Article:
"I'm not hungry, it's after dinner, and I worked out, do I still need to eat the extra calories?"
And there are almost always 2 very separate and distinct thoughts on this.
I would like to clear up how it's geared to work if you follow MFP's recommendations explicitly.
Just so we have a solid starting point, let’s assume that the person in question has done the goals wizard
and put in the correct information and chosen an appropriate goal for weekly weight loss (not always true, but we have to start somewhere).
With the above statement as a given, the two opinions are basically:
1) Eat them, always.
2) If you're not hungry, don't eat or "Listen to your body."
Before we go any further, I'd like to detail how the human body normally registers hunger and how that normal process can become distorted in people who are unhealthy.
For people who are at a healthy weight, and have no metabolic conditions, and who eat generally healthy, hunger is a sign of energy need. When you need energy, your body sends out signals in the form of hormones that trigger the brain to say "feed me!” . The two main hormones affecting hunger levels are Ghrelin and Leptin. Ghrelin is a short term, "feed me now" hormone that governs our immediate desire for food, whereas Leptin is a longer term satiety response to feeding. These two hormones work in concert to each other. When healthy, the hormones are sent out at the correct times and in the correct amounts based on how much energy is needed.
The first argument (Eat them, always)
Studies done on these hormones suggest that in obese people, the central nervous system may become desensitized to the Leptin response (RE: Roles of Leptin and Ghrelin in the Loss of Body Weight Caused by a Low Fat, High Carbohydrate Diet" - The Journal of Clinical Endocrinology & Metabolism 88(4):1577–1586 ).
Research is unclear as yet as to the exact cause of the insensitivity to these hormones, but the outcome is the same, essentially in many obese people, hormones are incorrectly interpreted. This means that for those of you (myself included in the past) who aren't considered to be at a "normal" or "healthy" weight (I.E. obese) may not be receiving the correct signals about when to eat, when not to eat, and how much to eat to satiate your hunger levels.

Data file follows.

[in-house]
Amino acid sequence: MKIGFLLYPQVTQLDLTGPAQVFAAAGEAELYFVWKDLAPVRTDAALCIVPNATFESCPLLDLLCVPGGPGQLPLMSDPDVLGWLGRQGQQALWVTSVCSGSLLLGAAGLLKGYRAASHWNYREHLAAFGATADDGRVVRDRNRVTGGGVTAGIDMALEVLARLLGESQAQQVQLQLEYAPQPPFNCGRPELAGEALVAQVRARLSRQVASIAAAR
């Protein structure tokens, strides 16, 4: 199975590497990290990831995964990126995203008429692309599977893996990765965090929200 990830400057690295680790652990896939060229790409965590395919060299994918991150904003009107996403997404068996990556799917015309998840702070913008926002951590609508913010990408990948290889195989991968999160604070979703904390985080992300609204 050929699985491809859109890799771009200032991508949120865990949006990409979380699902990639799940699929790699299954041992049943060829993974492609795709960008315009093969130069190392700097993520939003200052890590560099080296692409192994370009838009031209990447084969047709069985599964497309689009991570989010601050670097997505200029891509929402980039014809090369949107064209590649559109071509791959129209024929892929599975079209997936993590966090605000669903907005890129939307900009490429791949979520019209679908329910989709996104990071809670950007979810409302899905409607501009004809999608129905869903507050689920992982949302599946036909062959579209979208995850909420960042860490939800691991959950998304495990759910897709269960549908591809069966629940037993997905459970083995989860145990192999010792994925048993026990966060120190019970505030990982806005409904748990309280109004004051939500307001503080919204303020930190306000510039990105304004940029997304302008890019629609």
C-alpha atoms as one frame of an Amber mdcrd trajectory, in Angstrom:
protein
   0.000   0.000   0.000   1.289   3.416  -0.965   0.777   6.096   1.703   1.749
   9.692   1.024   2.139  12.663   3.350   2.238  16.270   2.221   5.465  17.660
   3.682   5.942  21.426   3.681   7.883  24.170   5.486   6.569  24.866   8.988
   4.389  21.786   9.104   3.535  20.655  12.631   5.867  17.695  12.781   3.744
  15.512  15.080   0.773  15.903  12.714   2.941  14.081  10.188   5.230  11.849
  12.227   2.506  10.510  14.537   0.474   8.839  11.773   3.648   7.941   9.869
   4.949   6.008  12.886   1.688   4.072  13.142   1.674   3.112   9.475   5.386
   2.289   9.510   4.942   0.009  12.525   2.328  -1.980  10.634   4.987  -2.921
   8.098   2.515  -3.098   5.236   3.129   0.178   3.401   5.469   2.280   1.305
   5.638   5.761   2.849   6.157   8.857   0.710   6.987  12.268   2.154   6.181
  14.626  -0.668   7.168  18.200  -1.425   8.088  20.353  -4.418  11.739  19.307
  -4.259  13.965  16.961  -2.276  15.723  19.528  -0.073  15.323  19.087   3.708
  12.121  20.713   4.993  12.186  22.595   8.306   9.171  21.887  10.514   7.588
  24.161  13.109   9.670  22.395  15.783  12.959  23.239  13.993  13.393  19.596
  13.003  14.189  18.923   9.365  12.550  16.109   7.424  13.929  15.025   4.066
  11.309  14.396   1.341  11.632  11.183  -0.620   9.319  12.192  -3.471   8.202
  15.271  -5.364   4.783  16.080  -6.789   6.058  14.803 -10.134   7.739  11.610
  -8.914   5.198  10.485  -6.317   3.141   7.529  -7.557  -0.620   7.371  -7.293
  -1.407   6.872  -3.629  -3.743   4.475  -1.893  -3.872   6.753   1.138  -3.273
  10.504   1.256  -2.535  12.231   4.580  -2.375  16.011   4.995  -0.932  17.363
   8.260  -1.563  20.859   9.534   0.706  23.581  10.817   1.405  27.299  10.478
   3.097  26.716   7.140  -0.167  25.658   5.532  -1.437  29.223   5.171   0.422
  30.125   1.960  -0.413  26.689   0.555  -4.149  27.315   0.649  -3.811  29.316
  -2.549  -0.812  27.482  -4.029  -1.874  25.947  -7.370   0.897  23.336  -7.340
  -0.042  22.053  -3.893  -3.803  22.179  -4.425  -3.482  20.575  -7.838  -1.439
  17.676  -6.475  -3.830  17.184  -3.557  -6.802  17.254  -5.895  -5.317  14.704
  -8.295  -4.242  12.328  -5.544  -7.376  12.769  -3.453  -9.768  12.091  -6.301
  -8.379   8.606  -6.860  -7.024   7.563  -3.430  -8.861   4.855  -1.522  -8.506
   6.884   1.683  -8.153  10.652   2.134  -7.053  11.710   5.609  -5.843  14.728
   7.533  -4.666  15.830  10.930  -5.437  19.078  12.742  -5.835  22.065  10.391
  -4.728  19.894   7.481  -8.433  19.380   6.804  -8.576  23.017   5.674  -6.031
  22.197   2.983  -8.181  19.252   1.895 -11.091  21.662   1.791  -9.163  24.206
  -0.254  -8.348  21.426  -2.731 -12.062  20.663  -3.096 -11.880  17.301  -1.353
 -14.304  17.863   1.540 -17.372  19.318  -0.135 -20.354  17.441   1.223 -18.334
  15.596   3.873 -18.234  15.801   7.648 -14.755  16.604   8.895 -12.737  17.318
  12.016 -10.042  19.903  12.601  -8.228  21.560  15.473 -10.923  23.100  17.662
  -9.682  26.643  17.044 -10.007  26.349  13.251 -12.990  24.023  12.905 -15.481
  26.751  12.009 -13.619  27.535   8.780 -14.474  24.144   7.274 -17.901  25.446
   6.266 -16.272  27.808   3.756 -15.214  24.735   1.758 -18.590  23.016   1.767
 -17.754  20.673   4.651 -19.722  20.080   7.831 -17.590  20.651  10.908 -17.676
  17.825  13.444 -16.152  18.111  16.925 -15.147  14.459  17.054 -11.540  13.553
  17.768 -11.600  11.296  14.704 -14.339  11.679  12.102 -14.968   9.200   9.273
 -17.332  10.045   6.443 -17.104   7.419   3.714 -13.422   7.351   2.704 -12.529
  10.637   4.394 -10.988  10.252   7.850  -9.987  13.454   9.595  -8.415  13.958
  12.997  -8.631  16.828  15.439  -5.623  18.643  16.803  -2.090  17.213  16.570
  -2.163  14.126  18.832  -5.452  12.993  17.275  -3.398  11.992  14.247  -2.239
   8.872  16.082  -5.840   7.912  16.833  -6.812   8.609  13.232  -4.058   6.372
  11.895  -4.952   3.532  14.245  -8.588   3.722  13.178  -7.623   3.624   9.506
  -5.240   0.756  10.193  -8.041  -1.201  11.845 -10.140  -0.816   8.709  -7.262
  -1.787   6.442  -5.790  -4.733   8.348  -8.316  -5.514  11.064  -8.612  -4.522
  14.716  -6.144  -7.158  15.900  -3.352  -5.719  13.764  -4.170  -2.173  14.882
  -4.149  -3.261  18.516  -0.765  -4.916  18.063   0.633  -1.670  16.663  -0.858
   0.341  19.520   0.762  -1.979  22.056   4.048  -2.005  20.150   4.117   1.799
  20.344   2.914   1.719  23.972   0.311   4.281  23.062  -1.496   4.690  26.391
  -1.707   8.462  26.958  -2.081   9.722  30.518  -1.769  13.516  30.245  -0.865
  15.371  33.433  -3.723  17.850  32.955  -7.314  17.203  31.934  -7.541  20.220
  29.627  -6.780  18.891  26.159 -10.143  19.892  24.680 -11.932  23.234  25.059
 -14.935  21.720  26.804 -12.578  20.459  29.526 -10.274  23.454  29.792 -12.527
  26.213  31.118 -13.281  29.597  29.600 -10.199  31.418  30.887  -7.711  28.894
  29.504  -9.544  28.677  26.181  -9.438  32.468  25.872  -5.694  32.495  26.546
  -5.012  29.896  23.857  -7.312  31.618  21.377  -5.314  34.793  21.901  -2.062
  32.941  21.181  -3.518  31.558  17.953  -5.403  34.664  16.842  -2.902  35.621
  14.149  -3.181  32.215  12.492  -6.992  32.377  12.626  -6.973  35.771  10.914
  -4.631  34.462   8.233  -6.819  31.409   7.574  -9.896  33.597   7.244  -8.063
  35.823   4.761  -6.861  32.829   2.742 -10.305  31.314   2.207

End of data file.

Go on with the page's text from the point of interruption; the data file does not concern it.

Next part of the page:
That means you should be relying on our higher brain function to figure out when to eat and when not to eat. Eventually, your body will correct the hormone insensitivity, but until that occurs, it's not accurate to say that your body knows when it needs energy.
The second argument (eat when you are hungry).
This works if you're generally healthy, but only to a degree. If weight loss has been an issue in your past, many times eating is a psychological "control" issue, and thus even if our body is physically sending out certain levels of hormones, your brain could be either masking those hormone levels and/or heightening the sensitivity to those levels subconsciously in order to satisfy some primal response to trauma in your life. At least until you can confirm that your body is correctly signaling for food, you should be very aware of when you feel hungry, and how much you are eating before you feel full.
It boils down to this: You can't just "eat when you're hungry", you must make sure, first, that your body is correctly telling you when to eat and how much, and until you can confirm that, you should NOT trust those signals.
The question then becomes: How do I eat those extra calories.
It's actually not that difficult, but it takes practice. You must do some prep work ahead of time, if you know you're going to be exercising on a given day, estimate how much, and add extra calories throughout the day, don't try to stuff yourself at the end of the day, after a few weeks of this, it's not that difficult to do, but you do have to actively practice it or it won't work. Make it a habit, that's the easiest way to do it.
Hope this helps people out there.